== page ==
Comet has started toe-touching that leg down to the ground around the house, which means it makes contact and she puts a percentage of her weight on it when she limps along. It seems to go best when she’s distracted by food and not thinking about it. When she’s more deliberately walking about, she still favors her three-legged hopping walk, but if she’s mosying slowly along the floor as a dog vacuum, searching for randomly dropped morsels or intentionally planted treats, her mind is too occupied in the hunt for edible treasures that her brain’s conditioning to avoid using that painful limb is overridden by her desire to move along sweeping the floor surface with her nose and eyes for snacks. It’s quite cute. Since she’s traveling so slowly, in an effort to not miss a single crumb of potentially edible food, the forces going through the repaired leg, even if she uses it naturally like her healthy limbs, are low enough to be safe, and in fact, ideal. We want her to start loading that limb with her body weight; we just don’t want high forces and impulses on it yet, but those are only experienced in high impact, high speed activities. Doggy roomba-ing isn’t going to elicit excessive forces!

It’s harder to ensure she will keep leg forces within safe bounds outside. She generally hops along more quickly on her three good legs and then, as she slows to scope out a place to go to the bathroom and sniff around, she extends the healing leg down. Again, I think it’s partly because she’s distracted, this time not by scavenging for treats, but by scouring the blades of grass for the perfect tuft to pee on (what constitutes this quality from an odor standpoint is beyond me!), that she “forgets” to guard her painful leg and instead allows herself to use it. Again, this barely-moving pace is ideal for starting to use and strengthen that leg. We want it to occur as much as she can tolerate. However, the problem comes when she’s trying to bound along on her three legs, despite my attempt to control and contain her speed via my hold on the leash, and then suddenly uncurls the repaired leg and brings it to the ground. This seems to occur as she’s preparing to slowdown. In this transitional zone where her speed is decelerating from a fast walk or near jog to a slow walk, the forces through the healing leg can be excessive, especially if she’s just beginning to decelerate. Therefore, the goal is not to permit her to get too excited and ramp up her speed to the point that she naturally only relies on her three legs because although that fair is safe for the healing leg since she’s not even using it, it’s virtually impossible to control the point where she will resume use of the injured leg when she slows down. If she self-selects to drop it prematurely, the forces through it will be greater than what is currently safe. I try and prevent this issue by pulling back on the leash like reins as if to restrain her and repeating the phrase, “easy, easy, Commie, go easy.” It’s somewhat effective.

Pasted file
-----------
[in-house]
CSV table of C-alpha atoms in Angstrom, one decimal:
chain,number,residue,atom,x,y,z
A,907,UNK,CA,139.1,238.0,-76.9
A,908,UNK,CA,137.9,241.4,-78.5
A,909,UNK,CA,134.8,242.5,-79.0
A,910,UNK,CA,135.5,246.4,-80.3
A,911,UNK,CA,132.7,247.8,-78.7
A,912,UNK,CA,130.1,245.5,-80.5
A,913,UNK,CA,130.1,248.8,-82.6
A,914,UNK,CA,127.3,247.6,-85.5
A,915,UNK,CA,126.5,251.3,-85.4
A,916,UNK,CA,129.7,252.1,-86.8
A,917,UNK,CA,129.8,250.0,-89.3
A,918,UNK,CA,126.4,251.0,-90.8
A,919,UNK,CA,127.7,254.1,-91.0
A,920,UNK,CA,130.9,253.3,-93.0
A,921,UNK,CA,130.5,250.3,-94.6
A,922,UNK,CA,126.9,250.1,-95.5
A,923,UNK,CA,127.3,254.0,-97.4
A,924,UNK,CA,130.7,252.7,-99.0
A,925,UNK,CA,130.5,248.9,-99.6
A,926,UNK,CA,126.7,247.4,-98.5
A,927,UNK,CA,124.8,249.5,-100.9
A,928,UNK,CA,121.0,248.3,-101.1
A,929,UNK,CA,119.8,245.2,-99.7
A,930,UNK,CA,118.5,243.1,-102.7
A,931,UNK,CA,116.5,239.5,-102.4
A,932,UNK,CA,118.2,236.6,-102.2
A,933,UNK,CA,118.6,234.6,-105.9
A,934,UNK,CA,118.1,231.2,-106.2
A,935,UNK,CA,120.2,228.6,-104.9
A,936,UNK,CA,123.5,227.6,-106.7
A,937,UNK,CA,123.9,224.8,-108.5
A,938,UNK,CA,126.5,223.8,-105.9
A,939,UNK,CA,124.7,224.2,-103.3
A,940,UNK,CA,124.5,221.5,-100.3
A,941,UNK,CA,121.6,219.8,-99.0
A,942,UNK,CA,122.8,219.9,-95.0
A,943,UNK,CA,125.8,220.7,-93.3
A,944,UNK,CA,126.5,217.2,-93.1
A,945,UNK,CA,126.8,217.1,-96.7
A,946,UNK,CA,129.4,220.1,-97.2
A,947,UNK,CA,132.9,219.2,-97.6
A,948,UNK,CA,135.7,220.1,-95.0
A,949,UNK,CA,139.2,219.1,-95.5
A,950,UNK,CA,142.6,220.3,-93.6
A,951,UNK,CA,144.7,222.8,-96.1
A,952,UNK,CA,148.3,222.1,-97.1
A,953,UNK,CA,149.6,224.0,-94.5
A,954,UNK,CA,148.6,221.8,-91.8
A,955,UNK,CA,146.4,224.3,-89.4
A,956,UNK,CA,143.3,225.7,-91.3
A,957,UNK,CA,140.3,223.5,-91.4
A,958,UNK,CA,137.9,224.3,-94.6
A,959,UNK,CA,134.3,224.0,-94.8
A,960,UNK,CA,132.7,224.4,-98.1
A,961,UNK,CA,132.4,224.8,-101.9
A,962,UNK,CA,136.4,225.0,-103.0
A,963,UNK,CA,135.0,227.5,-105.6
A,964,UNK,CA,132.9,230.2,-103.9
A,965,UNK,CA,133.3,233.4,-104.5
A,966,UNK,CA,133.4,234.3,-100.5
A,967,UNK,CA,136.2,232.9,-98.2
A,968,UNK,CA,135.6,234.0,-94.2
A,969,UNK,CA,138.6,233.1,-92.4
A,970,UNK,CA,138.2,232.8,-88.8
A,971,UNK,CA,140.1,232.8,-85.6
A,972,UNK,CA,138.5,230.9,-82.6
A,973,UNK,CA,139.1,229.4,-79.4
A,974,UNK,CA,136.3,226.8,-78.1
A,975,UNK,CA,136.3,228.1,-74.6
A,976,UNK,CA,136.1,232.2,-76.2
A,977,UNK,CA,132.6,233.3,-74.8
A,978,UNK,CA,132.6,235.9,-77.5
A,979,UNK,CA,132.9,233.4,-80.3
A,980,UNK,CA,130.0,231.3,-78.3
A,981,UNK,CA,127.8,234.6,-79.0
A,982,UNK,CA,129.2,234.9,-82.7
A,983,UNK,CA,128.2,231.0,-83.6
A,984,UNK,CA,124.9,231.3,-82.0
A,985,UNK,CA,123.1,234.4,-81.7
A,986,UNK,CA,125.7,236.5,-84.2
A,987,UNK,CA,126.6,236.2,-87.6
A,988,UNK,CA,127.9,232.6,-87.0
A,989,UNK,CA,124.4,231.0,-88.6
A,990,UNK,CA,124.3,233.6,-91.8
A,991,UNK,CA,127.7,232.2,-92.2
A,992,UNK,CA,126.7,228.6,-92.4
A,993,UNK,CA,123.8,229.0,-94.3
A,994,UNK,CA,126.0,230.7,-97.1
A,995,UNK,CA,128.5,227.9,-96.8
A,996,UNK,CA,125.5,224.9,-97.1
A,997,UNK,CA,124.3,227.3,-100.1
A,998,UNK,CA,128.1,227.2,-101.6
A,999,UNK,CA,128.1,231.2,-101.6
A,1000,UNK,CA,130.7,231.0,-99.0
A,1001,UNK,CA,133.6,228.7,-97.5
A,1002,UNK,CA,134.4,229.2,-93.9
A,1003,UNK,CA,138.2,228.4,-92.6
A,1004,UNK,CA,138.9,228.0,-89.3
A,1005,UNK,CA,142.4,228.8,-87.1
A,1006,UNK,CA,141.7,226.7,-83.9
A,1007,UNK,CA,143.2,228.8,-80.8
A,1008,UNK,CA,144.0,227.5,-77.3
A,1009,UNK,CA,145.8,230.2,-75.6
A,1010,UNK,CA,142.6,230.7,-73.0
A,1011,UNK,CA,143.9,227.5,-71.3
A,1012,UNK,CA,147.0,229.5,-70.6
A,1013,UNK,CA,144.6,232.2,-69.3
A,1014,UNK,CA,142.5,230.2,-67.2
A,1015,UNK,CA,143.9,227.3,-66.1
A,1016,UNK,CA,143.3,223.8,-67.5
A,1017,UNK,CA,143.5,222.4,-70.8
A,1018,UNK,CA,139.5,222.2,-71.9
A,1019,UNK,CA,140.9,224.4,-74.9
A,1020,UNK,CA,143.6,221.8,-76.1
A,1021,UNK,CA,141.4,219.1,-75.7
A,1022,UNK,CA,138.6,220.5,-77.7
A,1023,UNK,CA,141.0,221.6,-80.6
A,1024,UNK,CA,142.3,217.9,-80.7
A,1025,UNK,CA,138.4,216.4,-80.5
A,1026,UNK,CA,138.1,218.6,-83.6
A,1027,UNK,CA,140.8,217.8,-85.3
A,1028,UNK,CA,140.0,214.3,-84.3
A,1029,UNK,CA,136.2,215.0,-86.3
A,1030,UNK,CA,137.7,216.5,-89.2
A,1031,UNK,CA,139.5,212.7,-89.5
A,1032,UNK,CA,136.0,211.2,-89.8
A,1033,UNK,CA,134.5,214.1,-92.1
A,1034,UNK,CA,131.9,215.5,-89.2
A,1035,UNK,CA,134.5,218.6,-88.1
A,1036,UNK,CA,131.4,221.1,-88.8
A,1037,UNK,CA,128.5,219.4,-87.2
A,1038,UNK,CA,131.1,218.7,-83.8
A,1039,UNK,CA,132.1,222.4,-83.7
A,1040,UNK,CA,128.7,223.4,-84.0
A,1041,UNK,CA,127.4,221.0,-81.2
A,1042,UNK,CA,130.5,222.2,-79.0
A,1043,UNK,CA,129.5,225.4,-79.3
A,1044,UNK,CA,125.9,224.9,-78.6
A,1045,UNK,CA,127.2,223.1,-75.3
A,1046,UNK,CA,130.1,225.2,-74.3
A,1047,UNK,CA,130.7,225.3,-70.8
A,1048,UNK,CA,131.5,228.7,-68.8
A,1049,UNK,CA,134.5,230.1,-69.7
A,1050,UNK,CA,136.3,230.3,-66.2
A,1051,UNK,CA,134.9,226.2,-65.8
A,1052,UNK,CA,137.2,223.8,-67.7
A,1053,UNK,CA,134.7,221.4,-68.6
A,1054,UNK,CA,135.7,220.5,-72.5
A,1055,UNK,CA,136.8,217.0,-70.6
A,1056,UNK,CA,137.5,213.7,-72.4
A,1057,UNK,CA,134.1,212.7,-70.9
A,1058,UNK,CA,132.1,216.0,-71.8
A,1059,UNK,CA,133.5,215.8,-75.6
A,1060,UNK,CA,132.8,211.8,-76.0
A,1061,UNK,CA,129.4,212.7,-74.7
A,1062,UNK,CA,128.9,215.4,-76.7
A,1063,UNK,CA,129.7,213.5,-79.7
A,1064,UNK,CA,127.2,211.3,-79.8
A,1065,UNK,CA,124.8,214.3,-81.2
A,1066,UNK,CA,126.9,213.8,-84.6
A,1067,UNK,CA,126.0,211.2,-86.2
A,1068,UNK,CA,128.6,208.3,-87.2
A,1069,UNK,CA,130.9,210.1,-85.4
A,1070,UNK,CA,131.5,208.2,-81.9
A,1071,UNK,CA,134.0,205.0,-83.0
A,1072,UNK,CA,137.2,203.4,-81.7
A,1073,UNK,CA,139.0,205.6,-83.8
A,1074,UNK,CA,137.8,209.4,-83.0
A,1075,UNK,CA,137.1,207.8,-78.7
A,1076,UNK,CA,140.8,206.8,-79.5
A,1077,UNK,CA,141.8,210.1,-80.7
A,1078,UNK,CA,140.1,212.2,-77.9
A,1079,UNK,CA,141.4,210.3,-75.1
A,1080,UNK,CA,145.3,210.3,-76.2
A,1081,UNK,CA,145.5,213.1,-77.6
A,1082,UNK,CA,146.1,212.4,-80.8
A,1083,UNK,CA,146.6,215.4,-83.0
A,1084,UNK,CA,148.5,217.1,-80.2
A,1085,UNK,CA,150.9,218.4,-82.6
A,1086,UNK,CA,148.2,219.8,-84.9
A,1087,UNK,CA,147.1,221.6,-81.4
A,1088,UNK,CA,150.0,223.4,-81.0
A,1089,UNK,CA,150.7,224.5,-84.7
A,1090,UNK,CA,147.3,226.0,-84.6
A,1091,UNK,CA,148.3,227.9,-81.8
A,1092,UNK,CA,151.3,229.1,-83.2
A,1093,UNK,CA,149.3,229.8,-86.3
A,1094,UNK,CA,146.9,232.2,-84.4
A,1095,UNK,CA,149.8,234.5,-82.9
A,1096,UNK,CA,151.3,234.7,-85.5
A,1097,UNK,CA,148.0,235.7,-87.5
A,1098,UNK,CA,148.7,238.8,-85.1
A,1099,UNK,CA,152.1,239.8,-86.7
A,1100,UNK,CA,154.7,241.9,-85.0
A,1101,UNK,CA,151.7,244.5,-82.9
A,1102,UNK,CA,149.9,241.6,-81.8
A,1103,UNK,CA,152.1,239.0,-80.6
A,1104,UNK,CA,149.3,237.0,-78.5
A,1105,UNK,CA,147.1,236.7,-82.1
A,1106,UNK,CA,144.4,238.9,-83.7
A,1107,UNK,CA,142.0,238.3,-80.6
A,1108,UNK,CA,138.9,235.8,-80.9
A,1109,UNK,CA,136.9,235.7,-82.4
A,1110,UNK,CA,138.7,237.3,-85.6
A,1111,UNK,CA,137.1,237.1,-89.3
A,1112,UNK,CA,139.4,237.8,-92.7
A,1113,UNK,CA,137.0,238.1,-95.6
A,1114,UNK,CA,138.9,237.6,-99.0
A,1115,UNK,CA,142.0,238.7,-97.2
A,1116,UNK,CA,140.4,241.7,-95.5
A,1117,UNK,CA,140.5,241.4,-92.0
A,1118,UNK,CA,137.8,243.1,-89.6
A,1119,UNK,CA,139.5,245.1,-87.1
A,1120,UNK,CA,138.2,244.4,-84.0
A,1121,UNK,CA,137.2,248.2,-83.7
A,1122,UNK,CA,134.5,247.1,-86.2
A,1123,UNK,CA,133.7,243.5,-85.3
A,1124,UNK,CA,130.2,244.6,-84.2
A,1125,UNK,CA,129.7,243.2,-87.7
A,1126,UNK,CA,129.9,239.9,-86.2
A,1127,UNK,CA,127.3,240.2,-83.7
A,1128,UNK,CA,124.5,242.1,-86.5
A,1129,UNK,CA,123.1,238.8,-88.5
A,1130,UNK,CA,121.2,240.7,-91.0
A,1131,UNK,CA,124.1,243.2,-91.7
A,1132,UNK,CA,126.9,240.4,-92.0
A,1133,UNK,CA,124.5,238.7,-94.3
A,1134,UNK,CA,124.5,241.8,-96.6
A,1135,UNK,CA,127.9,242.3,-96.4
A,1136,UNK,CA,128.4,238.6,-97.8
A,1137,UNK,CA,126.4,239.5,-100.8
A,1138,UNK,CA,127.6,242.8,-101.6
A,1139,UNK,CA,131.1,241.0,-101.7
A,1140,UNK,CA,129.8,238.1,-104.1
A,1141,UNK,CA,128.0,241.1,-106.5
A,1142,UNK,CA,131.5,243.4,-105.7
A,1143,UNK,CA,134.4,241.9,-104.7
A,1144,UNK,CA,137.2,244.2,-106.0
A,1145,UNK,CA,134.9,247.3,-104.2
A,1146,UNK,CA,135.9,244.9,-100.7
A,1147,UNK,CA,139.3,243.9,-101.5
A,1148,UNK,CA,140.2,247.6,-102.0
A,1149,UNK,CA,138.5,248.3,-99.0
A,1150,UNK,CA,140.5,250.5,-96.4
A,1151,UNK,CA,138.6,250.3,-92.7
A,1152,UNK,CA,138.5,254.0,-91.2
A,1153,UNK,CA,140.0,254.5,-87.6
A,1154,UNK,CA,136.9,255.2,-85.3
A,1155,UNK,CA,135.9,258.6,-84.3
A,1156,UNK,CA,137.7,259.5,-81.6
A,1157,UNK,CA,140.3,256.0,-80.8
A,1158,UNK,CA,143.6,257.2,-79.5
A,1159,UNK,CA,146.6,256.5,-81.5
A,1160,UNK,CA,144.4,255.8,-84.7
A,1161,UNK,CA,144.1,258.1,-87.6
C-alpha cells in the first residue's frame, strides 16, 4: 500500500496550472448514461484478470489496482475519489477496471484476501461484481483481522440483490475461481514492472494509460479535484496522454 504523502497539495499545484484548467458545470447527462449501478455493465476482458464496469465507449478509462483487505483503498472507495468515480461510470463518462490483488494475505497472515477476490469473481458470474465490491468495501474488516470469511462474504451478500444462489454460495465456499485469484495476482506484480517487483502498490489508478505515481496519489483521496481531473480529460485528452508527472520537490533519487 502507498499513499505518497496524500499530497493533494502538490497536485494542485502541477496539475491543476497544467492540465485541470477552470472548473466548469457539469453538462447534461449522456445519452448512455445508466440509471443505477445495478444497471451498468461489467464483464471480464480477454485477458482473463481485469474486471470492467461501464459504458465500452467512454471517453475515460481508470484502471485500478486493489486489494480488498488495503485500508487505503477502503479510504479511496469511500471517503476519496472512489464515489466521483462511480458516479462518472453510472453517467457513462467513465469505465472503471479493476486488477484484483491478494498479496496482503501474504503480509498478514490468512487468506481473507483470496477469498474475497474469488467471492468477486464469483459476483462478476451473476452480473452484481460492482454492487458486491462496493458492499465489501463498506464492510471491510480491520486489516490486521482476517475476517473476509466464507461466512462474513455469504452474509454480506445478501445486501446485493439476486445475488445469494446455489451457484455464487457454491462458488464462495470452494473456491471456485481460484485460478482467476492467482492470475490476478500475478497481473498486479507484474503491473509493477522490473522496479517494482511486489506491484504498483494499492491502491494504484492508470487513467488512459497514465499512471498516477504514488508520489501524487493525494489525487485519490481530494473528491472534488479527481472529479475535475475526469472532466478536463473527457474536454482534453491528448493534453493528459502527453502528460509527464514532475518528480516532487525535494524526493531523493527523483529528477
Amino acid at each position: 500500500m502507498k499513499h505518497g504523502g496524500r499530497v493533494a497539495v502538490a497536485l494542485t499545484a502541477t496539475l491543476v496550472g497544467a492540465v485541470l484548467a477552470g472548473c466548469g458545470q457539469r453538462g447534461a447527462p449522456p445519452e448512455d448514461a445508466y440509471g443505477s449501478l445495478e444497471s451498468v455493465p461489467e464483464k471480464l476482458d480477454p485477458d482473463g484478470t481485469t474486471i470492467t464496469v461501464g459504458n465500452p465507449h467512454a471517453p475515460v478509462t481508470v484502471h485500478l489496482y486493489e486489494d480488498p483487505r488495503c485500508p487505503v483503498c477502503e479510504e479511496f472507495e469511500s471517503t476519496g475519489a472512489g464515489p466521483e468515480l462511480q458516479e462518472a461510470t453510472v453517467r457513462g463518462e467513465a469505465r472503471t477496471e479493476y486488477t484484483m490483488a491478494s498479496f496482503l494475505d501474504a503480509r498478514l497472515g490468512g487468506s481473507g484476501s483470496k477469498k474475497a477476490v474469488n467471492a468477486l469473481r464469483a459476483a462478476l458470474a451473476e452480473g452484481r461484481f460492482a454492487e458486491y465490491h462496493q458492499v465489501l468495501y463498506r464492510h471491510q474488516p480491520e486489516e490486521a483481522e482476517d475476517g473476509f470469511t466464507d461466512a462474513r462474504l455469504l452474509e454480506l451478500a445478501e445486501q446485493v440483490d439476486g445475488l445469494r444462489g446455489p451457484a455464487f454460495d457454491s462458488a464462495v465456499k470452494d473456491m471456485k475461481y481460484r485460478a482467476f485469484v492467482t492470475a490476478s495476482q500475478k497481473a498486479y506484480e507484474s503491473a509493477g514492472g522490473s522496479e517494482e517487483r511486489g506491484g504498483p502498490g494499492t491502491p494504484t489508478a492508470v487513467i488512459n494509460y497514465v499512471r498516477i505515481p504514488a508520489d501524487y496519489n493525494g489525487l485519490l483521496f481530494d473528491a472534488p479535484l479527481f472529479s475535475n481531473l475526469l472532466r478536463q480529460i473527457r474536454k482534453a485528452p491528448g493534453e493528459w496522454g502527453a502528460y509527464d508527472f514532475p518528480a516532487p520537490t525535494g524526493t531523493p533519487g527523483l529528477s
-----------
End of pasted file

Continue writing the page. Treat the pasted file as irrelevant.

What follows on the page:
We are using the crate now whenever I step out or have reason to believe she might jump around. She hates it, but it’s for her safety. Overall, I can feel her excitement and happiness. She may not be able to comprehend her injury, surgery, and rehab, but she can definitely experience the benefits of being on the upside of the healing process. Stay patient, my love. You will one day walk with me again!